This paper examines the intersections between death and culture in the context of hospice care. The patient demographics of modern hospice care are overwhelmingly White; through an analysis of the formation of Korean-American culture and its distinct values, I conclude that hospice as we know it today primarily adheres to the Western conceptualization of a “good death”, and therefore is not accessible to those who belong to different cultures. In order to remedy this and to explain the racial disparities among hospice patients, I apply a model of cultural competency that specifically caters to Korean-American death traditions. While the effects of implementation are unknown, this model reimagines hospice to be a critical nexus between cultural variance and a good death.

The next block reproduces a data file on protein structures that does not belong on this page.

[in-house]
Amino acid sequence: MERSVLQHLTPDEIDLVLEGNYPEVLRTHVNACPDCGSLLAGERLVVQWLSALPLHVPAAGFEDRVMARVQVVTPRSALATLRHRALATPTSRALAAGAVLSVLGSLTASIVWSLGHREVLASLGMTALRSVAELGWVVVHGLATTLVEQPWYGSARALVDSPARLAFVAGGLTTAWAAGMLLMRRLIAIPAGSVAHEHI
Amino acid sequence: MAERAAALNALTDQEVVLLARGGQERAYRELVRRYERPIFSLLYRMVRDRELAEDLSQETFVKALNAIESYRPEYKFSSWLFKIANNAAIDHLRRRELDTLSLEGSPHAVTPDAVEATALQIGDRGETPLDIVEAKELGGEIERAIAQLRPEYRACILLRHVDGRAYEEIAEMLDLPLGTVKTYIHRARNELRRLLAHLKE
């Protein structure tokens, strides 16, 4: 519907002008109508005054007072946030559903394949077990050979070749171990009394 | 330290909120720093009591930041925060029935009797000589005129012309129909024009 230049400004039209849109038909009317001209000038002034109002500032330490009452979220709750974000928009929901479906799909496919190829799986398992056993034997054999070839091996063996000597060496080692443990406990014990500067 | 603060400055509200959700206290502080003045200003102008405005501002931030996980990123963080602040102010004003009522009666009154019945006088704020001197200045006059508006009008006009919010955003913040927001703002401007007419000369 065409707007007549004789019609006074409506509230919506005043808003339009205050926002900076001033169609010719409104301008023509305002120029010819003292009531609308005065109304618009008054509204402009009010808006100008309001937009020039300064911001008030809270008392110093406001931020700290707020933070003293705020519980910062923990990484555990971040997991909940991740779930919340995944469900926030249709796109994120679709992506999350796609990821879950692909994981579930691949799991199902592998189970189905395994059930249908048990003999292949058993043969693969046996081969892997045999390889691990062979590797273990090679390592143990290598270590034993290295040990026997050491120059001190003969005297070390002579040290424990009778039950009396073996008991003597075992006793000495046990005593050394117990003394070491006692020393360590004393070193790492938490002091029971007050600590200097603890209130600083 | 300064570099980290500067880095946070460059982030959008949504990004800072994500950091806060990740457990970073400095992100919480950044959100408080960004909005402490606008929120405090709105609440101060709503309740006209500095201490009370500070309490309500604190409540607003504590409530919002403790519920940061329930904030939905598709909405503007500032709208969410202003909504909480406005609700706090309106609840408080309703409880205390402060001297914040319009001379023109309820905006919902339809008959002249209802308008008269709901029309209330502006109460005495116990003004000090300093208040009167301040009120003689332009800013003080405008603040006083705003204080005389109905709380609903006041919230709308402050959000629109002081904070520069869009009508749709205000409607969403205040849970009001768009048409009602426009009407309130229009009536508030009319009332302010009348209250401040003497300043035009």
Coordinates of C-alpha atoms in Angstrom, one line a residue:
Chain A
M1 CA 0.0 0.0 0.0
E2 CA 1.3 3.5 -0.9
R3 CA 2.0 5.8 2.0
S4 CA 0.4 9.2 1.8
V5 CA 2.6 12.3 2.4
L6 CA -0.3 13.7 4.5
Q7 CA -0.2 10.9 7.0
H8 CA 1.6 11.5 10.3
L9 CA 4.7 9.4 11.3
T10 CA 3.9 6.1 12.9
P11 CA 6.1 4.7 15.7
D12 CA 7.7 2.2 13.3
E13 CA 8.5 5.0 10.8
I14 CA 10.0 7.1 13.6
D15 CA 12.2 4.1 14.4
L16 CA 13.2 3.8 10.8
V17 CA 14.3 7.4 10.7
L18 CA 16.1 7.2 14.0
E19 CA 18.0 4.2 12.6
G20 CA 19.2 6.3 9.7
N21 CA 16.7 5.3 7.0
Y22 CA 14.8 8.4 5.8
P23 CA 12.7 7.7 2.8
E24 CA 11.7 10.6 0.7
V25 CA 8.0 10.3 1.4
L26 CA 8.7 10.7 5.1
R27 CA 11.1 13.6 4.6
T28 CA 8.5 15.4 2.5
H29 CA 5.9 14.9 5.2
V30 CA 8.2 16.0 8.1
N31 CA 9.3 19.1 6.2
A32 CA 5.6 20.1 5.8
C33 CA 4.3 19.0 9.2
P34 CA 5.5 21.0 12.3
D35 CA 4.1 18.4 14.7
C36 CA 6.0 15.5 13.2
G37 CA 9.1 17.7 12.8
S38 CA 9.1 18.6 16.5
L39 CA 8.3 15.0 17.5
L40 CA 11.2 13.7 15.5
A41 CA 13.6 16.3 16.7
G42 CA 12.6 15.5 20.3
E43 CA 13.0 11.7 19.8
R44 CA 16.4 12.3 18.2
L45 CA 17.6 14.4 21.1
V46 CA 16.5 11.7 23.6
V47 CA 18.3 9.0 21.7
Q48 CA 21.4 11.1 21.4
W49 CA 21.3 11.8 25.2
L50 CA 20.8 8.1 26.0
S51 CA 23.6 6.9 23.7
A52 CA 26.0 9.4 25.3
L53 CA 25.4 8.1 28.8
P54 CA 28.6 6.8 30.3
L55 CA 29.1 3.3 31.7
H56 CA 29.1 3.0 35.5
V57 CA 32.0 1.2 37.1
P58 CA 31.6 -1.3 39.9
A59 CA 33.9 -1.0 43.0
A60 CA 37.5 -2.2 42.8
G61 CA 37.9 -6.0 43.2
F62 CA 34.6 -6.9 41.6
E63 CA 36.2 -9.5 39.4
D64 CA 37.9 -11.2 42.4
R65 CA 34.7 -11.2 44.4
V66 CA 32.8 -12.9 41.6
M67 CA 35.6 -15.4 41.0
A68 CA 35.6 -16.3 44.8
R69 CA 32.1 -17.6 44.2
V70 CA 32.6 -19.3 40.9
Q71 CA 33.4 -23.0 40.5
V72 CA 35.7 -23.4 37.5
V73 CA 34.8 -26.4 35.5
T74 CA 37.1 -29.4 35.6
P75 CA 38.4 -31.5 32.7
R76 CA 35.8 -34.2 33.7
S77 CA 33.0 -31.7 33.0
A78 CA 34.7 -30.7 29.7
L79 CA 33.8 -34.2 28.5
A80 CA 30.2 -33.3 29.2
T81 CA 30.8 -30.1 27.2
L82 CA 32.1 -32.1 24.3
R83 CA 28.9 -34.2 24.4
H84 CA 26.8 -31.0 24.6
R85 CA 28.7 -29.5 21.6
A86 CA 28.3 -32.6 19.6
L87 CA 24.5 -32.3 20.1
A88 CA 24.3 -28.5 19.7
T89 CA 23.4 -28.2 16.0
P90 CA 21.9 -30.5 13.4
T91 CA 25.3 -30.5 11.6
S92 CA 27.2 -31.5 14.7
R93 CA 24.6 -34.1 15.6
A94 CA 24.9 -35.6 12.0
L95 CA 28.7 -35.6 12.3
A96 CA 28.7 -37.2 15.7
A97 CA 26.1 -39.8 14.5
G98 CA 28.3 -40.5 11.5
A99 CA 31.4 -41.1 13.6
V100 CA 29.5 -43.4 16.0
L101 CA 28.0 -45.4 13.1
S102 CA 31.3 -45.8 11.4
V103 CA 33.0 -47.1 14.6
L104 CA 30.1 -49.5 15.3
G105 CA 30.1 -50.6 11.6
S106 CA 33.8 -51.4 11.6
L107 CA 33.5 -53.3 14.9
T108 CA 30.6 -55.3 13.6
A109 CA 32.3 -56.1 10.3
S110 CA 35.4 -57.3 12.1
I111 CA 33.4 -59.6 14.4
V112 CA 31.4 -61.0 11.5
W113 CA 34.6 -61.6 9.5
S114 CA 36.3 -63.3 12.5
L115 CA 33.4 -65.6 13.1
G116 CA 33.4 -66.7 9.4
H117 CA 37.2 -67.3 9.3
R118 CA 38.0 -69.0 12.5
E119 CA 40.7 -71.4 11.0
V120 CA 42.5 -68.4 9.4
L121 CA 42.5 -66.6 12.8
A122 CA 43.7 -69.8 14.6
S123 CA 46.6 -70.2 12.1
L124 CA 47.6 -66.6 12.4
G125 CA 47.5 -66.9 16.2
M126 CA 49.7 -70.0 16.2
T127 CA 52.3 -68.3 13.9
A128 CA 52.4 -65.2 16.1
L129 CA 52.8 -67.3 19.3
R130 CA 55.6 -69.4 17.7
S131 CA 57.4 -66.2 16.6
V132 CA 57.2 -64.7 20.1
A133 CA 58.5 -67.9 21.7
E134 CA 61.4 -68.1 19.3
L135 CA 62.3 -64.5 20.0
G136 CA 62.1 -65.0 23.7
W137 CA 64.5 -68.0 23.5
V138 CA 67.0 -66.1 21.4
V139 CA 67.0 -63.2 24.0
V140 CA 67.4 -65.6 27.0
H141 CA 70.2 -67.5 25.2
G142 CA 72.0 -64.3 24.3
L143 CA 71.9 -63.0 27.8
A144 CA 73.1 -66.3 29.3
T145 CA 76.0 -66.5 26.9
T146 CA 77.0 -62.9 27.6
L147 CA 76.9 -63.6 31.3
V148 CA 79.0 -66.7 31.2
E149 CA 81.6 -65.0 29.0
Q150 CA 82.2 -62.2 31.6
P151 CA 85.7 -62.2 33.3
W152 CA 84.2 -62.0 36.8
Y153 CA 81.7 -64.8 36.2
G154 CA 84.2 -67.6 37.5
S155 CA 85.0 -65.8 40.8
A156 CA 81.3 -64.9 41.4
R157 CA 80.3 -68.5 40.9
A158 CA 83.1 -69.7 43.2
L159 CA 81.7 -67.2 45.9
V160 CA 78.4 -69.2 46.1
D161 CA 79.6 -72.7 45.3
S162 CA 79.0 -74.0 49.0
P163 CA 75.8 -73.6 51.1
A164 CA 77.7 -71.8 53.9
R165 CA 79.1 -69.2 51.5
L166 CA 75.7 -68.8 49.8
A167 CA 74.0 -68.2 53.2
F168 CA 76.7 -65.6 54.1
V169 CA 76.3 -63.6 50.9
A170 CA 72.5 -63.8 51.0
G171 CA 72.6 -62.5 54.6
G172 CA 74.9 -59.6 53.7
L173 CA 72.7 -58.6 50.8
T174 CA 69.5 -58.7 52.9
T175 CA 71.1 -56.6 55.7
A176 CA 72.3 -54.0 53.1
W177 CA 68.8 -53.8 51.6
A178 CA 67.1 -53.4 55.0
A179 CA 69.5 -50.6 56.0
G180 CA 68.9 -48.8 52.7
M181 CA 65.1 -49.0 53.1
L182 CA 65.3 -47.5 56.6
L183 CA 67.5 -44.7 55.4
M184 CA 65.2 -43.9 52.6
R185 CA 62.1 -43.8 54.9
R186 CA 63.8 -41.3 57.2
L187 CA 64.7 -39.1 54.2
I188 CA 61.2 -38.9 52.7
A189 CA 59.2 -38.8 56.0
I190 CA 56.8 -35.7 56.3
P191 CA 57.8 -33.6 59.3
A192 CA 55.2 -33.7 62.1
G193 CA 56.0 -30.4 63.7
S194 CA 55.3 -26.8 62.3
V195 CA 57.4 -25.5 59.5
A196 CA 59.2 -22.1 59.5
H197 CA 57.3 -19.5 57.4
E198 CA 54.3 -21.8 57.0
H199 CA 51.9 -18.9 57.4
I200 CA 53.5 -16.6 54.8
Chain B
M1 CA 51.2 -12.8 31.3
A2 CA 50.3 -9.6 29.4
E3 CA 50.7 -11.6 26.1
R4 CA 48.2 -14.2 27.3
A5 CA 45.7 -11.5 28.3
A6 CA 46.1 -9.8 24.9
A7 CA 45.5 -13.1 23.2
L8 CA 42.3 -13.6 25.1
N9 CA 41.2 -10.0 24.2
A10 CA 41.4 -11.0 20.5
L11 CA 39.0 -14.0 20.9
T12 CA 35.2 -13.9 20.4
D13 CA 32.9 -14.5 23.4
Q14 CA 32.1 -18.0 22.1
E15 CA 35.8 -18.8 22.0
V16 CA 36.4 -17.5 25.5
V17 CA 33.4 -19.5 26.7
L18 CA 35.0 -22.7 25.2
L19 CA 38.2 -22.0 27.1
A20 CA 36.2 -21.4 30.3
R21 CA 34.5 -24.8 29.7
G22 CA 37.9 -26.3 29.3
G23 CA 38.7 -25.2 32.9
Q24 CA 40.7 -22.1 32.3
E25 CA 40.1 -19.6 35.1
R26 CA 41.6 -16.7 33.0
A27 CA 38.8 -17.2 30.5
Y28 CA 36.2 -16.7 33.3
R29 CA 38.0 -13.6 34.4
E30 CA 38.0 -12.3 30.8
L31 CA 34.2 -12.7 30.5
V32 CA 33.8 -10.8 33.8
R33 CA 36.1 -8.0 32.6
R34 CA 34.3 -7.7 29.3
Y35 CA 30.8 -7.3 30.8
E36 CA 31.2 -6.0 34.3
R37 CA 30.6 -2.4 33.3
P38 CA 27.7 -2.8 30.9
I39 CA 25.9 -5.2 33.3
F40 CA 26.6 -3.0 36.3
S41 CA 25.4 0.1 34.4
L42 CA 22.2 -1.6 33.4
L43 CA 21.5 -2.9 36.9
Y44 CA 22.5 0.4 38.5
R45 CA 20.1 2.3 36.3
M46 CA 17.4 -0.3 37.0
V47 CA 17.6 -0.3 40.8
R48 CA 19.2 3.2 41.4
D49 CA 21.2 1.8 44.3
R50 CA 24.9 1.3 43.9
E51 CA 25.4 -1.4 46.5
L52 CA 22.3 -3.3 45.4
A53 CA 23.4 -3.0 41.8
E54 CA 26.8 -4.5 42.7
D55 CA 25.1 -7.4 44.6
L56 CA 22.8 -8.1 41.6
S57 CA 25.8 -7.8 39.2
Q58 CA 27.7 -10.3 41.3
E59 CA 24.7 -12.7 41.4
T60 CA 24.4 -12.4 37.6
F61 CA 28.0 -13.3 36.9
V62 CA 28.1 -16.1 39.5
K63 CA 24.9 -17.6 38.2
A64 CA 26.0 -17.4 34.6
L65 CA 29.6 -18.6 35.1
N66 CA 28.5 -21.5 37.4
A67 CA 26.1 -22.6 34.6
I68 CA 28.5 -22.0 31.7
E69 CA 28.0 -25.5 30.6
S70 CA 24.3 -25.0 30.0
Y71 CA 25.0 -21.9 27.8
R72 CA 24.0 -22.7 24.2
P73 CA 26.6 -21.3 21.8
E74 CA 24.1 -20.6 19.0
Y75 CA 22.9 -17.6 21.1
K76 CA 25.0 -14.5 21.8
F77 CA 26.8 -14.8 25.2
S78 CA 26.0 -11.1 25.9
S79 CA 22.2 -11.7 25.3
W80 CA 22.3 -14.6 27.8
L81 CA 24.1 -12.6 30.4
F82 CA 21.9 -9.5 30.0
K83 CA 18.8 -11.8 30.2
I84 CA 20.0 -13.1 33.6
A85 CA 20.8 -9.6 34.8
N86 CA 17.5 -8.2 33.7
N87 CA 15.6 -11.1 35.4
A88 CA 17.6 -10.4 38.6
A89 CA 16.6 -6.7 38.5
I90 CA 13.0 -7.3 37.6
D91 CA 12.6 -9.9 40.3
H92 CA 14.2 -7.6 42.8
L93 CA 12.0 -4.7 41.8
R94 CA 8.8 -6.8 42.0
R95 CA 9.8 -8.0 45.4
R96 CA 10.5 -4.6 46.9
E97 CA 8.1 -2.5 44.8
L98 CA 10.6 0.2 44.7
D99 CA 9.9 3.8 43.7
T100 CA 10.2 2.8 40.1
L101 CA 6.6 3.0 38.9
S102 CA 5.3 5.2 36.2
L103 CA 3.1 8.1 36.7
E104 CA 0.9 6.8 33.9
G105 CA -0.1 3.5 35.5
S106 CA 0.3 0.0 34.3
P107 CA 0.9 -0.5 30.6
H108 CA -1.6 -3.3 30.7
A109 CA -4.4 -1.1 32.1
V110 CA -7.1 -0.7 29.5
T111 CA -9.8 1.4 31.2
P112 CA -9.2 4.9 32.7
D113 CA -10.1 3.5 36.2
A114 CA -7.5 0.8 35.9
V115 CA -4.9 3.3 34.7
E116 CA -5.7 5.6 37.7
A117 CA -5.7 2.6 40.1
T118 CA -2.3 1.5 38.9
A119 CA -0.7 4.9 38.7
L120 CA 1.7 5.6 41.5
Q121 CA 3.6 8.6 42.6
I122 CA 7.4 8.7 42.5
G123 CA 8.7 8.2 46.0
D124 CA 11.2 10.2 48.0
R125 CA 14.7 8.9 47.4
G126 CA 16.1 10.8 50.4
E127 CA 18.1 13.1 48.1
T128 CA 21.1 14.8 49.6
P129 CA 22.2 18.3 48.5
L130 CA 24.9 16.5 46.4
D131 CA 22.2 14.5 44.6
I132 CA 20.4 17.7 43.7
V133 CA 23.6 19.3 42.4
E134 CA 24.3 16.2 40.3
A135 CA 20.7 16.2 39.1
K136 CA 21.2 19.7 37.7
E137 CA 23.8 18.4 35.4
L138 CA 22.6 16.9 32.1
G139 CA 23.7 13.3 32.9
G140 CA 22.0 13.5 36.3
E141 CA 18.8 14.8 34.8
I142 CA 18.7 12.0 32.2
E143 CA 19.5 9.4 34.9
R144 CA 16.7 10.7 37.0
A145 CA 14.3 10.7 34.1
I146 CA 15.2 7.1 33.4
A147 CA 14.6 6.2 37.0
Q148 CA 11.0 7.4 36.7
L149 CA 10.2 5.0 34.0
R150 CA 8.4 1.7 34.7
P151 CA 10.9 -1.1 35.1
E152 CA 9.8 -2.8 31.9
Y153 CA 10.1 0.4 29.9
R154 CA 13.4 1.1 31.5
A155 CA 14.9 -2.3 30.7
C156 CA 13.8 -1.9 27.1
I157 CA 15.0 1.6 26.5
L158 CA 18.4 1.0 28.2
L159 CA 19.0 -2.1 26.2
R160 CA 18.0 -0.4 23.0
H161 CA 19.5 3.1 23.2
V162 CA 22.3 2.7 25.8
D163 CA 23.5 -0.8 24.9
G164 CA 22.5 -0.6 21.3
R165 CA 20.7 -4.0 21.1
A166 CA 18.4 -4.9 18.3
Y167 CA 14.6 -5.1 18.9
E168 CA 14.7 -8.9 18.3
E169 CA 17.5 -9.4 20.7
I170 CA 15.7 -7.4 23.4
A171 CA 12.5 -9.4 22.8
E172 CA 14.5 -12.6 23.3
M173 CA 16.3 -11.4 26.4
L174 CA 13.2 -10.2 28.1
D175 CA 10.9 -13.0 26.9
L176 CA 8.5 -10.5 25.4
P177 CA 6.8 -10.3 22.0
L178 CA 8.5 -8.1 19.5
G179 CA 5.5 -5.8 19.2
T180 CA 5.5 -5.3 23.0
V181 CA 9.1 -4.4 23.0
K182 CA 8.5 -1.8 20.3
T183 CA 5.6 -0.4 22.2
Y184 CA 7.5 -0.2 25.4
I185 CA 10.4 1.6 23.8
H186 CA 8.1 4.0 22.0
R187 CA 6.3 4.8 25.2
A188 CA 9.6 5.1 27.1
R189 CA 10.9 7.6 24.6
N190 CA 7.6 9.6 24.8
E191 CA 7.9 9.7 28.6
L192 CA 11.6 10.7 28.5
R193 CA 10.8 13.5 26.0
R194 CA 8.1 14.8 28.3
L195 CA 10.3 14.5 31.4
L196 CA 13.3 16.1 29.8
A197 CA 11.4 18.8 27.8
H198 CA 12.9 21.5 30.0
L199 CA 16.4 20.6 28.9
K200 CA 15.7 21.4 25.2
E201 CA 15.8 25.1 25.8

"Dying the Good Death: Cultural Competence and Variance in Hospice Care,"
Tapestries: Interwoven voices of local and global identities: Vol. 8
, Article 9.
Available at: https://digitalcommons.macalester.edu/tapestries/vol8/iss1/9
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